Gabriel Traverari was traveling to Washington to visit Lilian’s daughter, Julia. As a kid, he had been the ring bearer at her wedding and had recently planned to see her again after so many years. Julia’s mother lived all by herself in a massive mansion in Potomac, Maryland, so Julia suggested that Gabriel stay at her place instead of booking a hotel. He spent the entire week there and soon learned much about Lilian’s intimate life. That’s when the idea arose to turn the conversations into a book.
The Dictator’s Daughter is not an all-reveal story. Gabriel is aware of the difficulties of this part of his country’s history. His aim has simply been to share a point of view not available to the public before. “People often perceive things in black and white when the truth is so much more complex,” he told me. His book’s contribution to Nicaragua’s historical annals is important. As is the possibility for people to use information not formerly available to them and form their own opinions.
Although this is a highly political topic, Gabriel tries to avoid politics as much as possible. His goal is to focus on art and culture and anything else that may benefit society. He wants to tell stories, make people aware, and generate new perspectives. The Dictator’s Daughter is part of that line of thinking.
Despite working in a challenging environment, Gabriel built an incredible portfolio of achievements. I asked him about his advice for aspiring entrepreneurs, artists, and his fellow citizens. Gabriel’s response was simple yet profound: “Never give up. Be resilient and stay focused.”
Younger generations often believe that fame and success happen instantly. This conviction is primarily the result of social media influence. Although Gabriel jokingly said he wouldn’t mind having a stupid TikTok video that might make him filthy rich, he firmly believes in being patient and consistent with one’s vision.
Typically, success takes time. “To leave a real mark, you must consider what projects will elevate you and the people around you. Those projects can change our shared consciousness, even if it’s a local society at a time.”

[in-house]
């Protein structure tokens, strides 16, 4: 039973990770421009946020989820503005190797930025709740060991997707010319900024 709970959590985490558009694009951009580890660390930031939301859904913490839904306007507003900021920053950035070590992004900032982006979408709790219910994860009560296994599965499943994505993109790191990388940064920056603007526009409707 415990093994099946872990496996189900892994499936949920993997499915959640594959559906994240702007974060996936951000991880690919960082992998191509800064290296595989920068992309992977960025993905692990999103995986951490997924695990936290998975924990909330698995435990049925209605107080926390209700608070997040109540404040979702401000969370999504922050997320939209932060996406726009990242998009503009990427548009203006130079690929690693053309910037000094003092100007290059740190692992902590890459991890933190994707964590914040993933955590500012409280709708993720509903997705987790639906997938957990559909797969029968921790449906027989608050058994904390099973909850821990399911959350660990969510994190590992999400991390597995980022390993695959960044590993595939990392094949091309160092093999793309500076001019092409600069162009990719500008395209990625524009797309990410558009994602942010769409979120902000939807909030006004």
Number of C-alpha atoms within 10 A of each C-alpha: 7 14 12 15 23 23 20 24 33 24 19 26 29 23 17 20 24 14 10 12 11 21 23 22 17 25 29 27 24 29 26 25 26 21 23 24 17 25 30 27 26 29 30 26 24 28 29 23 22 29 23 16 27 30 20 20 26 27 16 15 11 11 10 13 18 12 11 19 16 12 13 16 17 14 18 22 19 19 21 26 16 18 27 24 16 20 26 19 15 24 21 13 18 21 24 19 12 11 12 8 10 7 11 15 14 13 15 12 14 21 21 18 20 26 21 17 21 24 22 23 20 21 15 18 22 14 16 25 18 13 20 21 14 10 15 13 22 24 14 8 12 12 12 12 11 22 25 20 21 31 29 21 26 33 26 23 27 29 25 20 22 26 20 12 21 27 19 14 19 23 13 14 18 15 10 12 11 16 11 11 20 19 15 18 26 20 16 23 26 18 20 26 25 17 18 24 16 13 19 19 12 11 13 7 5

When you speak to someone with such an impressive cultural background, it would be a shame not to ask for recommendations. Although there’s much more Gabriel Traversari could recommend, here are some of his favorites.
Check my cultural recommendation list for more cultural tips on Nicaragua and other countries.
It’s beyond doubt that Gabriel Traversari has done a lot to develop Nicaragua’s cultural sector. He created la Fundación Cultural Hispanoamericana to promote young Hispanic artists, the Central American Music Conference, and the Nicaraguan Music Awards.
Traversari supports his aunt’s initiative: The Future of Nicaragua Foundation, organized a music concert featuring 50 Nicaraguan artists, and composed a musical anthem (Volver a Nacer) featuring over 20 Nicaraguan singers. He launched his country’s most prestigious food festival, supported several Nicaraguan bands, promoted Central American poetry, and published documentaries and books about his country.
If you think Gabriel will stop here, you’re wrong. He is already working on several new initiatives, including the most comprehensive and all-inclusive book about Nicaragua’s most renowned painters.
If this interview peaked your interest and you want to help develop the cultural sector in Nicaragua, you can! If you want to collaborate or finance cultural projects in Nicaragua, you can reach out to Gabriel on LinkedIn.
If you are interested in more conversations like this, check out my interviews with Moldovan Eurovision singer Lidia Isac, a French App called Radiooooo, Mexican composer Leonardo Prieto, African Newsletter The Continent, and Portuguese Fado singer Sara Paixao.